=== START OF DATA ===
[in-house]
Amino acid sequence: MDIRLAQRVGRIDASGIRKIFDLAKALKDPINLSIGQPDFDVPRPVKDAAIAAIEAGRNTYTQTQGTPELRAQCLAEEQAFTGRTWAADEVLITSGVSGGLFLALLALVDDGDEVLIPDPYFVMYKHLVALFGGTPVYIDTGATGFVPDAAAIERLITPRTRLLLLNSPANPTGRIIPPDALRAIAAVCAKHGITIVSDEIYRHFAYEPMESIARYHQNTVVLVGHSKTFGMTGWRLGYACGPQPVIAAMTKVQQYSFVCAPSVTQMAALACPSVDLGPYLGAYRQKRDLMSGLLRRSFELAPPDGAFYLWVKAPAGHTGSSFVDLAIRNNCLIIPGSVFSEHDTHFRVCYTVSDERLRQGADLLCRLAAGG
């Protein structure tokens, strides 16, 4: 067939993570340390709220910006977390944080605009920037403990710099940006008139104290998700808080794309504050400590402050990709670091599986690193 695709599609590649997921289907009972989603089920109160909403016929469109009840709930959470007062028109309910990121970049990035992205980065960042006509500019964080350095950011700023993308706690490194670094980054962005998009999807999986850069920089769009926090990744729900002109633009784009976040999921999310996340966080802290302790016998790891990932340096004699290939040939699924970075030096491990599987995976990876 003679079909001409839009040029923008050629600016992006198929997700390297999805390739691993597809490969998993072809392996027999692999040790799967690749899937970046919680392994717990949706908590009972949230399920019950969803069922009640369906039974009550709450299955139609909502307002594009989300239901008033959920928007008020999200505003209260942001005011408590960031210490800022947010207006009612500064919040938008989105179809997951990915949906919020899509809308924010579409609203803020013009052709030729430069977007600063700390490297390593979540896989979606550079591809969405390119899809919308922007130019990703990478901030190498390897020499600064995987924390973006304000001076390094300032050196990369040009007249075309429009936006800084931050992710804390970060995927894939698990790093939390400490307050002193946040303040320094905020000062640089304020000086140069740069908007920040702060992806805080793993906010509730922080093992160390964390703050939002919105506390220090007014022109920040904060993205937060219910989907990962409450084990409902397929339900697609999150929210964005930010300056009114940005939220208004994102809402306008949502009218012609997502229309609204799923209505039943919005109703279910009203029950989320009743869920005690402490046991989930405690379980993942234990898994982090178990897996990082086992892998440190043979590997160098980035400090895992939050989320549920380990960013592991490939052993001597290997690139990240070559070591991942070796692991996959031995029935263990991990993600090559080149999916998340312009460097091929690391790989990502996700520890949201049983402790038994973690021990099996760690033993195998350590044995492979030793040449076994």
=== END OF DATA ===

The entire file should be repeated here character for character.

[in-house]
Amino acid sequence: MDIRLAQRVGRIDASGIRKIFDLAKALKDPINLSIGQPDFDVPRPVKDAAIAAIEAGRNTYTQTQGTPELRAQCLAEEQAFTGRTWAADEVLITSGVSGGLFLALLALVDDGDEVLIPDPYFVMYKHLVALFGGTPVYIDTGATGFVPDAAAIERLITPRTRLLLLNSPANPTGRIIPPDALRAIAAVCAKHGITIVSDEIYRHFAYEPMESIARYHQNTVVLVGHSKTFGMTGWRLGYACGPQPVIAAMTKVQQYSFVCAPSVTQMAALACPSVDLGPYLGAYRQKRDLMSGLLRRSFELAPPDGAFYLWVKAPAGHTGSSFVDLAIRNNCLIIPGSVFSEHDTHFRVCYTVSDERLRQGADLLCRLAAGG
């Protein structure tokens, strides 16, 4: 067939993570340390709220910006977390944080605009920037403990710099940006008139104290998700808080794309504050400590402050990709670091599986690193 695709599609590649997921289907009972989603089920109160909403016929469109009840709930959470007062028109309910990121970049990035992205980065960042006509500019964080350095950011700023993308706690490194670094980054962005998009999807999986850069920089769009926090990744729900002109633009784009976040999921999310996340966080802290302790016998790891990932340096004699290939040939699924970075030096491990599987995976990876 003679079909001409839009040029923008050629600016992006198929997700390297999805390739691993597809490969998993072809392996027999692999040790799967690749899937970046919680392994717990949706908590009972949230399920019950969803069922009640369906039974009550709450299955139609909502307002594009989300239901008033959920928007008020999200505003209260942001005011408590960031210490800022947010207006009612500064919040938008989105179809997951990915949906919020899509809308924010579409609203803020013009052709030729430069977007600063700390490297390593979540896989979606550079591809969405390119899809919308922007130019990703990478901030190498390897020499600064995987924390973006304000001076390094300032050196990369040009007249075309429009936006800084931050992710804390970060995927894939698990790093939390400490307050002193946040303040320094905020000062640089304020000086140069740069908007920040702060992806805080793993906010509730922080093992160390964390703050939002919105506390220090007014022109920040904060993205937060219910989907990962409450084990409902397929339900697609999150929210964005930010300056009114940005939220208004994102809402306008949502009218012609997502229309609204799923209505039943919005109703279910009203029950989320009743869920005690402490046991989930405690379980993942234990898994982090178990897996990082086992892998440190043979590997160098980035400090895992939050989320549920380990960013592991490939052993001597290997690139990240070559070591991942070796692991996959031995029935263990991990993600090559080149999916998340312009460097091929690391790989990502996700520890949201049983402790038994973690021990099996760690033993195998350590044995492979030793040449076994």